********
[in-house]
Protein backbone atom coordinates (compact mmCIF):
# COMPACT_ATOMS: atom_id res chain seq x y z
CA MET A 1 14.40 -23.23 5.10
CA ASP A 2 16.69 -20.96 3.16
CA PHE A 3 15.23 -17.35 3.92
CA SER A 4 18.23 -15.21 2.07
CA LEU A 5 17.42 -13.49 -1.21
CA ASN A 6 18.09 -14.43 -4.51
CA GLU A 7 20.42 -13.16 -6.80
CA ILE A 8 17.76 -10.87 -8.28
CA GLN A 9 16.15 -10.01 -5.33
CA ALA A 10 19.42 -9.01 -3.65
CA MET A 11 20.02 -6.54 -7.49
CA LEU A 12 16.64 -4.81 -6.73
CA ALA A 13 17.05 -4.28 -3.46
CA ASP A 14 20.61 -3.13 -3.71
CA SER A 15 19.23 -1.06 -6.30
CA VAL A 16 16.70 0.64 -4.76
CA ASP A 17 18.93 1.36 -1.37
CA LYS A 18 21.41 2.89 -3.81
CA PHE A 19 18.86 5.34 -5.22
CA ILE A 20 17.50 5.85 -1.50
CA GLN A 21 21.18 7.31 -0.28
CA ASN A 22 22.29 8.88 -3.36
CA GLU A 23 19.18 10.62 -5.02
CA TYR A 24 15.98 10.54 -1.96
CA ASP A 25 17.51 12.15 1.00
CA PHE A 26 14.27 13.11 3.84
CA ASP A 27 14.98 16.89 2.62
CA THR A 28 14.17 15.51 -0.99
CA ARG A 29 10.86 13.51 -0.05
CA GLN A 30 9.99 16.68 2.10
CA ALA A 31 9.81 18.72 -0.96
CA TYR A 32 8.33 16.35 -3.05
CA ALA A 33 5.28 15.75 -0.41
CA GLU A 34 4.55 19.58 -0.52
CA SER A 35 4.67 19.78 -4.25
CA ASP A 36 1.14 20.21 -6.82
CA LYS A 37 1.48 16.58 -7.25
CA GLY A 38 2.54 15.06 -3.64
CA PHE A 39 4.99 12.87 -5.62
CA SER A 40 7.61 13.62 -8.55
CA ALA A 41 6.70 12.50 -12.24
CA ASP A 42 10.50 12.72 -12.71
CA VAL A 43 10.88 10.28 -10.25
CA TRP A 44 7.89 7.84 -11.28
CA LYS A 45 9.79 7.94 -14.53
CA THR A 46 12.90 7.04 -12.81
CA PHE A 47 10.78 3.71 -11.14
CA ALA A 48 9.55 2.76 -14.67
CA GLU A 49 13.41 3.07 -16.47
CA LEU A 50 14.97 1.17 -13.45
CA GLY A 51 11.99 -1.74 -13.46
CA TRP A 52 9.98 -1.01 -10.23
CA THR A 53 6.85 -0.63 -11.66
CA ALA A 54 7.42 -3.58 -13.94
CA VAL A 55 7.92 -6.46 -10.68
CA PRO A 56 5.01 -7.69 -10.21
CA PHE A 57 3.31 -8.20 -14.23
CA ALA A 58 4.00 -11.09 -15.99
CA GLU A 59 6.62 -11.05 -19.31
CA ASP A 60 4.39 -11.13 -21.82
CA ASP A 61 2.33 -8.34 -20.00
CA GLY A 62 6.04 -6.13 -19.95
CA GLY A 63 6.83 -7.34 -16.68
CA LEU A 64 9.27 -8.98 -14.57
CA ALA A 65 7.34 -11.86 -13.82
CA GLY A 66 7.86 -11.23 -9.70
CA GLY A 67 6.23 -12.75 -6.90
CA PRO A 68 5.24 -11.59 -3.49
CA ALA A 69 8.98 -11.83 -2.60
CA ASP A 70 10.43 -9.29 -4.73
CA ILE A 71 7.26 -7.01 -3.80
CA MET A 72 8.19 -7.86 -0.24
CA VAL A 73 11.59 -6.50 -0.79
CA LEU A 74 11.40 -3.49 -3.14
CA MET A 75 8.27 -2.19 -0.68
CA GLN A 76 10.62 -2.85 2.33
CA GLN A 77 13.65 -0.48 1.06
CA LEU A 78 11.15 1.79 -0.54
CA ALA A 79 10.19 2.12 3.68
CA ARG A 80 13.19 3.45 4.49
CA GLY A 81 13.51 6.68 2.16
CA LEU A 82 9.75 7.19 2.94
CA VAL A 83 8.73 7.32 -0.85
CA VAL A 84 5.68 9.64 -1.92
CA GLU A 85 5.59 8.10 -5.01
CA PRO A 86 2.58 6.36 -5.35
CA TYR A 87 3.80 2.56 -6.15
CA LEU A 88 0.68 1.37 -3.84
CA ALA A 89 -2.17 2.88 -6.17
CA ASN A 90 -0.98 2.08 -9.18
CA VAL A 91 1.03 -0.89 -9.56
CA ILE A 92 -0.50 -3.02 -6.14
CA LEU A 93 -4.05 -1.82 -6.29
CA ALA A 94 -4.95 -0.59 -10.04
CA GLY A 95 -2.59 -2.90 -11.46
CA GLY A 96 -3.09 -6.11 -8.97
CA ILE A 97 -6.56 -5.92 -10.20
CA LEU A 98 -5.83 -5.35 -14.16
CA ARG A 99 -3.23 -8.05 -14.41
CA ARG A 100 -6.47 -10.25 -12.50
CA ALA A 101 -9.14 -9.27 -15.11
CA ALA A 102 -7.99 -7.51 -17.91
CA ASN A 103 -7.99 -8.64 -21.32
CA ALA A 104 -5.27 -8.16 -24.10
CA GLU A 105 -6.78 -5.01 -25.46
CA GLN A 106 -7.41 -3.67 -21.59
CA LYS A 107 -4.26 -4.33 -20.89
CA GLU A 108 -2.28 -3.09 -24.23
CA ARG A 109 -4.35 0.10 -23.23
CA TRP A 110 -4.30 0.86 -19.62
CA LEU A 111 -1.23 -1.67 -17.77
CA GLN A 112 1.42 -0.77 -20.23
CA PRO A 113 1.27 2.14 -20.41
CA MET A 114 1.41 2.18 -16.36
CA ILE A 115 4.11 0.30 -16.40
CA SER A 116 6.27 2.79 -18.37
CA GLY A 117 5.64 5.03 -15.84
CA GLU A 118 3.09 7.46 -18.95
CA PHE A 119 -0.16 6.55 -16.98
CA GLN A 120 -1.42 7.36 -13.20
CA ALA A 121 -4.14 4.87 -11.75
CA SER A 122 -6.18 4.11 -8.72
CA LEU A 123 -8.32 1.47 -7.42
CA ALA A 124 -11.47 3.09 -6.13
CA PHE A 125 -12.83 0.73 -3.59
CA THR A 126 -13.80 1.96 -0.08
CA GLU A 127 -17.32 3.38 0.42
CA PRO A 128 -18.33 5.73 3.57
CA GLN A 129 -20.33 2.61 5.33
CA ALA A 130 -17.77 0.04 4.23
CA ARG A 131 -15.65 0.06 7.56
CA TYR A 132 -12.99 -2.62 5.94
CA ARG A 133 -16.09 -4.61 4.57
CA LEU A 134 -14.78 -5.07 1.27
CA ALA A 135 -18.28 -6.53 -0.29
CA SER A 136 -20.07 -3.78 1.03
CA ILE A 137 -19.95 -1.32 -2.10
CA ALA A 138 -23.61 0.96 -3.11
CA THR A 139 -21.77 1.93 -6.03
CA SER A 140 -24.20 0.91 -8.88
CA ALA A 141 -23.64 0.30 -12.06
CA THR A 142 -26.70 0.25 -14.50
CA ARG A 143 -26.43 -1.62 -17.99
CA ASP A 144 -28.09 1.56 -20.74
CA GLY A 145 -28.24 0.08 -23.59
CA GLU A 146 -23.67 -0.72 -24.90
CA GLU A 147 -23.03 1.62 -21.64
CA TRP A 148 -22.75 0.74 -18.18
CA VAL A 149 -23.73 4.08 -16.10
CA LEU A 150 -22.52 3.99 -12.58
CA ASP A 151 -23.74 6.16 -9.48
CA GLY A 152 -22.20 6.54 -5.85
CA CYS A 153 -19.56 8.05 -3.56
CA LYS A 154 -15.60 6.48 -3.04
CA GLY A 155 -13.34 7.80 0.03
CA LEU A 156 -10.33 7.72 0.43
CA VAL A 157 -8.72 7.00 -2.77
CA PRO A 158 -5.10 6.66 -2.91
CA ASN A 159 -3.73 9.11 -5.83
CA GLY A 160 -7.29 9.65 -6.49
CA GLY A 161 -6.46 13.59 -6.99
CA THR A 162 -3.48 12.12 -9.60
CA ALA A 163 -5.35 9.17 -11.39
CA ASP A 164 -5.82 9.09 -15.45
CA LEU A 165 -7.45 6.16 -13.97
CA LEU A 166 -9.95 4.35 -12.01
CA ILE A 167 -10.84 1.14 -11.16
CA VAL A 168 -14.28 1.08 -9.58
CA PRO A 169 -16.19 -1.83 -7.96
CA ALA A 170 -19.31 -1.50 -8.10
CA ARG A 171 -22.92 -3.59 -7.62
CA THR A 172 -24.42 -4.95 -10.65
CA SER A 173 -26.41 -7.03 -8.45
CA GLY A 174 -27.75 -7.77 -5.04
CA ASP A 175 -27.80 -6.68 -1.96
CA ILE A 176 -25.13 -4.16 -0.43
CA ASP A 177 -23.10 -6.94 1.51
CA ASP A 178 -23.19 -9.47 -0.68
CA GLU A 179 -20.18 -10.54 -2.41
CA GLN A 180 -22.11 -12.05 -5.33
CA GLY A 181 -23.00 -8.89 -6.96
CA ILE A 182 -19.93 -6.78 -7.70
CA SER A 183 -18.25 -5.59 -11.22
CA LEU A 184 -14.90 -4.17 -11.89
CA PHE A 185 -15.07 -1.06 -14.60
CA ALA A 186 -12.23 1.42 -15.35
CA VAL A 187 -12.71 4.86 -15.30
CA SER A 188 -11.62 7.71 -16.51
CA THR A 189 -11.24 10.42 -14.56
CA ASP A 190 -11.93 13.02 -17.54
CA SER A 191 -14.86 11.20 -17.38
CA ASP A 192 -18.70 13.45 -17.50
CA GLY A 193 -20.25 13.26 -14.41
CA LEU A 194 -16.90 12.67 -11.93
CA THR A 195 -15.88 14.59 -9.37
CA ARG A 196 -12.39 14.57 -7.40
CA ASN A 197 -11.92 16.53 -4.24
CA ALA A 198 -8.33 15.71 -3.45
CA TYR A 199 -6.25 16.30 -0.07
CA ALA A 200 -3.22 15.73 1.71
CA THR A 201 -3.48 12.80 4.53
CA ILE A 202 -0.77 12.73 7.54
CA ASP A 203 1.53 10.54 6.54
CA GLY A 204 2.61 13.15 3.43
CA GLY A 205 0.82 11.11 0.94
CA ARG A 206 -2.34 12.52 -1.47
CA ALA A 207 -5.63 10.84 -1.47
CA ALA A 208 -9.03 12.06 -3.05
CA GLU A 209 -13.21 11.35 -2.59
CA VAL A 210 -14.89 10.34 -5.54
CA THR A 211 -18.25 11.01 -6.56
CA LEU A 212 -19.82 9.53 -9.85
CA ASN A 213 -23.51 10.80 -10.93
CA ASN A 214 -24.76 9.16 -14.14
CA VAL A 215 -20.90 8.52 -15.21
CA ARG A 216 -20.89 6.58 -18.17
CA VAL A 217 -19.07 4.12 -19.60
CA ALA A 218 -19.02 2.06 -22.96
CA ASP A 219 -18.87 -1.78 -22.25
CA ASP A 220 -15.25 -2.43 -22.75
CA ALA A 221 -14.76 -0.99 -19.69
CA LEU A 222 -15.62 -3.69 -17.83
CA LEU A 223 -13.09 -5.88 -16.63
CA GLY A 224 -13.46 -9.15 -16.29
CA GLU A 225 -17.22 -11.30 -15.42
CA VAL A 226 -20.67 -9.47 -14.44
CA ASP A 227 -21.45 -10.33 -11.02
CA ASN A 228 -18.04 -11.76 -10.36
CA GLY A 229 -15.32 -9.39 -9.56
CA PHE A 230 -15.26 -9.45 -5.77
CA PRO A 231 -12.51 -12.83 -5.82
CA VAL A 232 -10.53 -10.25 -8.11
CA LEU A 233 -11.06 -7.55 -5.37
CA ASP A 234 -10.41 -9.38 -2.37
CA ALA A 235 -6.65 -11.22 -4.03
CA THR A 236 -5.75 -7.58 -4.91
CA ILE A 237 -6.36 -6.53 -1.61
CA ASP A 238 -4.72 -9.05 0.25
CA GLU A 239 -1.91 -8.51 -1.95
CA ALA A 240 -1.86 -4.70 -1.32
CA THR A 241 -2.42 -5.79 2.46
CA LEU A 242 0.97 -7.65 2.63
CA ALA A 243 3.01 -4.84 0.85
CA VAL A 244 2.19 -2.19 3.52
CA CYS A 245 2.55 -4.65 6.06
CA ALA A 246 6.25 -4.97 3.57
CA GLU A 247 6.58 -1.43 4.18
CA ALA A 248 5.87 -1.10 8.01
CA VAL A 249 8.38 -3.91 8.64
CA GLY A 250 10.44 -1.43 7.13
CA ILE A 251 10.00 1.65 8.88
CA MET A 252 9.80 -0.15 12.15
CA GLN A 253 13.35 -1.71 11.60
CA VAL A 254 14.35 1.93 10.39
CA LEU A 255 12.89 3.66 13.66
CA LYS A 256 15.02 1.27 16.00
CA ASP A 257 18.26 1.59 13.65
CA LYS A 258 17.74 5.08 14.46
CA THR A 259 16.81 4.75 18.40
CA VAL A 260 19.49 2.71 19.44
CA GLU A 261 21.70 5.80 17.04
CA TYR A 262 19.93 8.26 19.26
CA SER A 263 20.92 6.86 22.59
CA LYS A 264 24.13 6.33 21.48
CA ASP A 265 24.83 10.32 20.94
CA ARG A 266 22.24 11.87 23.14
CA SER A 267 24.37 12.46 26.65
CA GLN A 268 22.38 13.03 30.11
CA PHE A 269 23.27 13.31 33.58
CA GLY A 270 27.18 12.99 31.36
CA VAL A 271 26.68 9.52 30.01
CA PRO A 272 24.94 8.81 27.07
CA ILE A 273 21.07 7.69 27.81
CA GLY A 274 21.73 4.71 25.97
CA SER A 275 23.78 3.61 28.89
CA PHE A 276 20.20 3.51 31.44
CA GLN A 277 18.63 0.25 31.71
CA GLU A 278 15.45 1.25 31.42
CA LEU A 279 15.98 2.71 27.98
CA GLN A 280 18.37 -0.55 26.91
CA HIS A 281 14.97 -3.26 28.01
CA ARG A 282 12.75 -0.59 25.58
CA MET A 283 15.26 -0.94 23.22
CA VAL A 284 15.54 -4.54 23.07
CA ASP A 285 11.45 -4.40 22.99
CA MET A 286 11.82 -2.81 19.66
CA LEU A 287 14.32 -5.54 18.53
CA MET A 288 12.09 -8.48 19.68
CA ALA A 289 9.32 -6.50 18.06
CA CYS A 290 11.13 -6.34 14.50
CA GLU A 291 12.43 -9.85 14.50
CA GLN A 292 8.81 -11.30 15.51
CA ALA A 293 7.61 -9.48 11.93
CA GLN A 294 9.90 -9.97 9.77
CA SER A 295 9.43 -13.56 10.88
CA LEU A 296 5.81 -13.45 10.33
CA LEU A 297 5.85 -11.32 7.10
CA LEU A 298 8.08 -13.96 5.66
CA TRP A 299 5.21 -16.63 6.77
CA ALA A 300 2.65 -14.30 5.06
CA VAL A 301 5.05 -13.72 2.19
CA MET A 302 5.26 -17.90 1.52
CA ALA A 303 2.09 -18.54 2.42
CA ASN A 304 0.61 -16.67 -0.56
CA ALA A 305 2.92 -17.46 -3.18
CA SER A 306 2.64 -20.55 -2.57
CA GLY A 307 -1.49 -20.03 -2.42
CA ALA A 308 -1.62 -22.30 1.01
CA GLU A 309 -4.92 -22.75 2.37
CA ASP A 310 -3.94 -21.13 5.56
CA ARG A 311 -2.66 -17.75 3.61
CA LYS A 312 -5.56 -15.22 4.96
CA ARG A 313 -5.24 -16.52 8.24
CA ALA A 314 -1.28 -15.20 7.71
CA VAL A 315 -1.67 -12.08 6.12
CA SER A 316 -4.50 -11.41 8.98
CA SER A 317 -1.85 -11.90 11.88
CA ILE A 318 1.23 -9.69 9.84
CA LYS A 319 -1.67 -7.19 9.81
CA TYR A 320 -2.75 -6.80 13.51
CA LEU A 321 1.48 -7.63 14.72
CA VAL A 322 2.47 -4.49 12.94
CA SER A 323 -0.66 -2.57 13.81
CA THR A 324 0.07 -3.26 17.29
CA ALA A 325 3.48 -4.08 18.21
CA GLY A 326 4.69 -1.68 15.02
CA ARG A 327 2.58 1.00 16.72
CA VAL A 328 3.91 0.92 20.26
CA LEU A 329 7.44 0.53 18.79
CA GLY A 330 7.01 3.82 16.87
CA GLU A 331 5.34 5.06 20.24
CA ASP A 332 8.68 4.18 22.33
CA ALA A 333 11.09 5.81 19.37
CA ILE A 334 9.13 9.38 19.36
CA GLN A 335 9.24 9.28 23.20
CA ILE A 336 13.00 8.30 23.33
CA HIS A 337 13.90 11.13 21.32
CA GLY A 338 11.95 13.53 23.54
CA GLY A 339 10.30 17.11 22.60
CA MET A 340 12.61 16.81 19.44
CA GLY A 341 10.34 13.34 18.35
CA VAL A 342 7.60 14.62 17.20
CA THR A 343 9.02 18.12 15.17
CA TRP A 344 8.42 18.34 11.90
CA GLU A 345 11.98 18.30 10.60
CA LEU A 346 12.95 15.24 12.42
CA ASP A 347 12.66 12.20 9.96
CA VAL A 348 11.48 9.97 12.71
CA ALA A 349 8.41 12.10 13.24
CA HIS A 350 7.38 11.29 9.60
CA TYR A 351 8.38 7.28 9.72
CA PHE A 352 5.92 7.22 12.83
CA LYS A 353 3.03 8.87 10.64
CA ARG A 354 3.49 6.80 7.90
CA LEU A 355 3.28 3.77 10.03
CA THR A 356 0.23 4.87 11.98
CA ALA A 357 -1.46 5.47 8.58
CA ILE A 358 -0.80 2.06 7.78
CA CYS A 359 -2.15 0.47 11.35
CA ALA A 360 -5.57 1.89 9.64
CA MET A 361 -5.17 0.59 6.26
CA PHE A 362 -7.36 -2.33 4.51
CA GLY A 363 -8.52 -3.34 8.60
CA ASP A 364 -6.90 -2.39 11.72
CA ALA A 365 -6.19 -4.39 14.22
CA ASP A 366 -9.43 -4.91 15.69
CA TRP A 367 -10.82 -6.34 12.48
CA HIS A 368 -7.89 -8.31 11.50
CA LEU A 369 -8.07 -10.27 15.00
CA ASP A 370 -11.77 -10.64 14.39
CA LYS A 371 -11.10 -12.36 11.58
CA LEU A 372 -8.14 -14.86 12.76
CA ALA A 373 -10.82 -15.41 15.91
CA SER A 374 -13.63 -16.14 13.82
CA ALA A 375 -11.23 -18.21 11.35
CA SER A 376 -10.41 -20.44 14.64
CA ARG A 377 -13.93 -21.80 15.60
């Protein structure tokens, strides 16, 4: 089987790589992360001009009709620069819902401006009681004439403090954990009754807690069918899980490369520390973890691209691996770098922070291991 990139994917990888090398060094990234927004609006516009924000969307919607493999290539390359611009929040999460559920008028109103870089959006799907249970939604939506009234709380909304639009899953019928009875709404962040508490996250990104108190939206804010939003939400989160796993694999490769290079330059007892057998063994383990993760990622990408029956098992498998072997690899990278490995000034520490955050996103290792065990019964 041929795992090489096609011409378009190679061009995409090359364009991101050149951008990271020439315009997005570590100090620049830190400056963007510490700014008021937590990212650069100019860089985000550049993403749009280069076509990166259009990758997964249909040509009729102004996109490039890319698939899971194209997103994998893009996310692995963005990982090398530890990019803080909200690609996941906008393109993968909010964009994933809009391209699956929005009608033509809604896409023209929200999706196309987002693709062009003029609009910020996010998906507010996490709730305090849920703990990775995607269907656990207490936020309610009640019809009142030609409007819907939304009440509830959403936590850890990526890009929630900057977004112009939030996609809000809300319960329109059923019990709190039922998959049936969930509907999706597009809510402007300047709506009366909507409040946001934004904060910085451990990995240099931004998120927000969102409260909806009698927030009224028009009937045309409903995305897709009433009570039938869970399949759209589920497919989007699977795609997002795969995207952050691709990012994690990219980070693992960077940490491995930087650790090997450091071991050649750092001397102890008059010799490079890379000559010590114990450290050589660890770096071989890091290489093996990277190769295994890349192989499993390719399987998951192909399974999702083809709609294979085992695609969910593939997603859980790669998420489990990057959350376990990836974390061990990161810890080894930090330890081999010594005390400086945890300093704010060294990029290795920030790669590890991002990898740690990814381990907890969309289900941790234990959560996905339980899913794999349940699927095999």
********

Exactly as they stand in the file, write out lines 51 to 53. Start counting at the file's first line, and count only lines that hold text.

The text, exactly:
CA ALA A 48 9.55 2.76 -14.67
CA GLU A 49 13.41 3.07 -16.47
CA LEU A 50 14.97 1.17 -13.45